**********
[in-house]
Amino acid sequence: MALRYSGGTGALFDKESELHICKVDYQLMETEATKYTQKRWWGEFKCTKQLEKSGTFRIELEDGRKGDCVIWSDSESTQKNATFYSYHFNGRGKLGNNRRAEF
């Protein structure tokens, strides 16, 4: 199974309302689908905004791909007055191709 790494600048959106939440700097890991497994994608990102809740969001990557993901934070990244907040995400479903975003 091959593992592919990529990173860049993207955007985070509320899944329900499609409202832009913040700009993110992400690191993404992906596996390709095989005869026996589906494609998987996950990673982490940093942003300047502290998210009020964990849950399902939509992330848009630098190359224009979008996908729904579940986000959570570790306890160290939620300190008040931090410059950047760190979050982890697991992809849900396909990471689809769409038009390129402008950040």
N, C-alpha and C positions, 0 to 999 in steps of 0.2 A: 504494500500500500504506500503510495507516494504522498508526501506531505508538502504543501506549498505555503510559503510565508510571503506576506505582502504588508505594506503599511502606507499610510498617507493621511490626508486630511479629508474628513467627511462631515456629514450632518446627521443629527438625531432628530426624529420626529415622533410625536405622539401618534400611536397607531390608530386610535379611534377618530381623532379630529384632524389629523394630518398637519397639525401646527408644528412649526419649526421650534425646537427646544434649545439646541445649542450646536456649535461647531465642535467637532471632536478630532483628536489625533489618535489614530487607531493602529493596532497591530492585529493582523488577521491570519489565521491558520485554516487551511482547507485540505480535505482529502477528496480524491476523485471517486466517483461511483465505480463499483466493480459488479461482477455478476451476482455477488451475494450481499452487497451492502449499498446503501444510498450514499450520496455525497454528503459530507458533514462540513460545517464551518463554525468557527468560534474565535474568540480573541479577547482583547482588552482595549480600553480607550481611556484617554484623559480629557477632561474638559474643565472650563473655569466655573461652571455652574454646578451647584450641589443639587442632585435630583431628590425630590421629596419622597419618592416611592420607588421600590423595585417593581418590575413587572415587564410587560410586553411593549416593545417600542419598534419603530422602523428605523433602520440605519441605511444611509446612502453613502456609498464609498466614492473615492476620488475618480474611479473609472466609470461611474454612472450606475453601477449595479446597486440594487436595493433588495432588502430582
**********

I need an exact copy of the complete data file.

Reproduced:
[in-house]
Amino acid sequence: MALRYSGGTGALFDKESELHICKVDYQLMETEATKYTQKRWWGEFKCTKQLEKSGTFRIELEDGRKGDCVIWSDSESTQKNATFYSYHFNGRGKLGNNRRAEF
């Protein structure tokens, strides 16, 4: 199974309302689908905004791909007055191709 790494600048959106939440700097890991497994994608990102809740969001990557993901934070990244907040995400479903975003 091959593992592919990529990173860049993207955007985070509320899944329900499609409202832009913040700009993110992400690191993404992906596996390709095989005869026996589906494609998987996950990673982490940093942003300047502290998210009020964990849950399902939509992330848009630098190359224009979008996908729904579940986000959570570790306890160290939620300190008040931090410059950047760190979050982890697991992809849900396909990471689809769409038009390129402008950040």
N, C-alpha and C positions, 0 to 999 in steps of 0.2 A: 504494500500500500504506500503510495507516494504522498508526501506531505508538502504543501506549498505555503510559503510565508510571503506576506505582502504588508505594506503599511502606507499610510498617507493621511490626508486630511479629508474628513467627511462631515456629514450632518446627521443629527438625531432628530426624529420626529415622533410625536405622539401618534400611536397607531390608530386610535379611534377618530381623532379630529384632524389629523394630518398637519397639525401646527408644528412649526419649526421650534425646537427646544434649545439646541445649542450646536456649535461647531465642535467637532471632536478630532483628536489625533489618535489614530487607531493602529493596532497591530492585529493582523488577521491570519489565521491558520485554516487551511482547507485540505480535505482529502477528496480524491476523485471517486466517483461511483465505480463499483466493480459488479461482477455478476451476482455477488451475494450481499452487497451492502449499498446503501444510498450514499450520496455525497454528503459530507458533514462540513460545517464551518463554525468557527468560534474565535474568540480573541479577547482583547482588552482595549480600553480607550481611556484617554484623559480629557477632561474638559474643565472650563473655569466655573461652571455652574454646578451647584450641589443639587442632585435630583431628590425630590421629596419622597419618592416611592420607588421600590423595585417593581418590575413587572415587564410587560410586553411593549416593545417600542419598534419603530422602523428605523433602520440605519441605511444611509446612502453613502456609498464609498466614492473615492476620488475618480474611479473609472466609470461611474454612472450606475453601477449595479446597486440594487436595493433588495432588502430582